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Iron Man 3 (2013)


I’m Gonna Offer the Choice: Do You Want an Empty Life, or a Meaningful Death?

Iron Man 3 (2013)The release of the Avengers set a high bar for superhero movies that I imagine filmmakers will find it very difficult to meet.  But it would be horrible if they decided that they had done it and that they had to stop there.  Of course they needed more.  Nay … I needed more.  I was worried that I might go into the follow up movie with expectations too high for any movie but Avengers 2 to match, but I found myself able to manage my expectations fairly well.  And it certainly wasn’t the movie that made that so easy to do; it has quite a pedigree of its own to live up to.  And not just the Avengers.  The first movie in this series was probably the first step in the process of Marvel (and probably Hollywood in general) taking comic book movies seriously.  The second one let a lot of fans down, but I wasn’t altogether opposed to it.  And I finally got to see the third.  And so I present to you my review of Iron Man 3, written by Drew Pearce, co-written and directed by Shane Black, and starring Robert Downey, Jr., Guy Pearce, Ben Kingsley, Gwyneth Paltrow, Rebecca Hall, Don Cheadle, James Badge Dale, Jon Favreau, Ty Simpkins, Paul Bettany, and Stephanie Szostak.

In 1999, Tony Stark (Robert Downey, Jr.) meets a scientist named Maya Hansen (Rebecca Hall), who has been working on something she calls “Extremis” – an experimental cellular regeneration treatment with the nasty side effect of making some of the patients explode.  He also meets a disabled scientist named Aldrich Killian (Guy Pearce), who offers them a place in his company, A.I.M. (Advanced Idea Mechanics).  But Stark is mainly interested in banging Hansen, so he neglects the other things in favor of that goal.  Years later, Stark is mentally unstable in all sorts of different ways.  Because of the events with the Chitauri, Stark cannot sleep and instead spends his time building new suits of his Iron Man armor, he has occasionally debilitating panic attacks, and his relationship with his girlfriend Pepper Potts (Gwyneth Paltrow) are strained.  And to make things worse, a terrorist named the Mandarin (Ben Kingsley) is laying siege to the world with random explosions that leave no bomb residue.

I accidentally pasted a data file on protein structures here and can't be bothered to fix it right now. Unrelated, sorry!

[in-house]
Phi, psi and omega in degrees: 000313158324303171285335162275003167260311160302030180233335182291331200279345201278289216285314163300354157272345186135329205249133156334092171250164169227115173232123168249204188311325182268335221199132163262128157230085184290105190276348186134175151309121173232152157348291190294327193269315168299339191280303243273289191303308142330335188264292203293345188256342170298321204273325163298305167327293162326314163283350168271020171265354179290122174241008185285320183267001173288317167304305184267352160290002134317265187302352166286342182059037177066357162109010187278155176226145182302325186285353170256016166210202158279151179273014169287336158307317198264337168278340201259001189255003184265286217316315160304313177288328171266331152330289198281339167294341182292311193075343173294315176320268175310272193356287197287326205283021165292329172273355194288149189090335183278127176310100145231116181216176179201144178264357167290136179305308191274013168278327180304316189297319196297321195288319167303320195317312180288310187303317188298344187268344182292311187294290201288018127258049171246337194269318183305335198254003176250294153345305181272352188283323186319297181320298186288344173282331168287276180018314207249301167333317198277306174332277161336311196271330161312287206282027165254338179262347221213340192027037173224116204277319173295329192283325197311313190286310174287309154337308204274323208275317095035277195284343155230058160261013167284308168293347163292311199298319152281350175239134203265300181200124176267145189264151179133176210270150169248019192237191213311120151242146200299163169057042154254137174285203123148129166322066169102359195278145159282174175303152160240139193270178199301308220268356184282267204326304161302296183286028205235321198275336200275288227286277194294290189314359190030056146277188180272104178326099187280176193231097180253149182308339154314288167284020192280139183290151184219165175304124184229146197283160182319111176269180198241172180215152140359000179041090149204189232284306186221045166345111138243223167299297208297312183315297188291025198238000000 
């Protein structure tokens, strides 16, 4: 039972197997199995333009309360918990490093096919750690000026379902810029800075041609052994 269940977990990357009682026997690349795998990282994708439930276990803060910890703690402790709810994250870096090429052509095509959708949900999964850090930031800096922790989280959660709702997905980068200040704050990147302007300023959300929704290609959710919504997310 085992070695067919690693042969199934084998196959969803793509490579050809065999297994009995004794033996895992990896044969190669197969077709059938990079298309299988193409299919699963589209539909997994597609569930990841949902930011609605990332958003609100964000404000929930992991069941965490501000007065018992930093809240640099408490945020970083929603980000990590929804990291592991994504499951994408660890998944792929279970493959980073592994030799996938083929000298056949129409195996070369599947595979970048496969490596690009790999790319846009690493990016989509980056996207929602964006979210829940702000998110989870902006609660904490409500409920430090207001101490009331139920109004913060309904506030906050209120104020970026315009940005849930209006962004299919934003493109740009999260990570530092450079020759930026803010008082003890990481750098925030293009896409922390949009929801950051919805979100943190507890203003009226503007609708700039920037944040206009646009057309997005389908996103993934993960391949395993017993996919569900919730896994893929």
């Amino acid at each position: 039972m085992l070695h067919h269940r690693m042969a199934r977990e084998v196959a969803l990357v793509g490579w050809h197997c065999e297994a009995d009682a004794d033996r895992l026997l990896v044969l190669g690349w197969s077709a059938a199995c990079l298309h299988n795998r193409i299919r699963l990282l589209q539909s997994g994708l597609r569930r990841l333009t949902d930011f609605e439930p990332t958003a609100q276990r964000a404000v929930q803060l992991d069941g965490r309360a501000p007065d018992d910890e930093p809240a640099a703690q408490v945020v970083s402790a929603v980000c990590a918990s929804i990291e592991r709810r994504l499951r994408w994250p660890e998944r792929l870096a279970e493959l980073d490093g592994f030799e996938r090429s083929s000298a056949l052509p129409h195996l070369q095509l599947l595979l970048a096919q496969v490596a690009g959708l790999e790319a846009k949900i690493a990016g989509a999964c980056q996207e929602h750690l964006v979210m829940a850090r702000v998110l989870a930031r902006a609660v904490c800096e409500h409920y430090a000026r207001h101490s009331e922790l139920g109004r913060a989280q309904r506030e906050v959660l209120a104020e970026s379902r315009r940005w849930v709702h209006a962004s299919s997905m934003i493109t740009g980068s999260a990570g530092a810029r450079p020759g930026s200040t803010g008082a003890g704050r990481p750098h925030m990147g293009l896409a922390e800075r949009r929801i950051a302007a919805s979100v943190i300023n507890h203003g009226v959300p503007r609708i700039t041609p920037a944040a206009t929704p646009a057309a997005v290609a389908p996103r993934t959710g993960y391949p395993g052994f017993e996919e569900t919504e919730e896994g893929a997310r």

I liked this movie … but I had a few problems with the movie that hindered my ability to love it.  And a big portion of the problems surround the problem with being a fan.  I loved what I thought they were doing with the Mandarin in this movie by making him a terrorist, but I did not like what it turned out they were actually doing with him.  I’m okay with you removing the magic rings element of the Mandarin if you want to keep the series based more in real life (even though the Avengers introduced someone that also relies heavily on magic rings in a matter of speaking), but what you did with the Mandarin in this movie was take one of Iron Man’s greatest villains and make him completely insignificant by the end of the movie.  And it wasn’t even a surprise!  I started getting sad that I was seeing it coming when I first saw the movie studio the Mandarin would broadcast from.  And they did the same thing with another of the biggest characters in the Iron Man mythos: Iron Man himself!  I didn’t come to see Tony Stark 3; I came to see Iron Man 3.  But the greater majority of this movie is Tony Stark fighting outside of a suit because his suits were destroyed or ineffective.  And then – almost to apologize for that – they spend the last fight scene of the movie dripping with Iron Man suits.  You’d think I’d appreciate that since I was complaining about the lack of metal suits through the rest of the movie, but that’s also not the case.  The suits Stark kept jumping into in that last fight were so disposable you’d think they were made of Post Its.  The bad guys would slice through them like a hot hand through Iron Man suits.  Then he’d run around for a while and jump into a new suit for a few seconds of fighting.  And he didn’t even get to be the ultimate hero at the end of the movie!  Though how it happened was fairly badass, it wasn’t Iron Man doing it.  I need my hero to defeat my villain.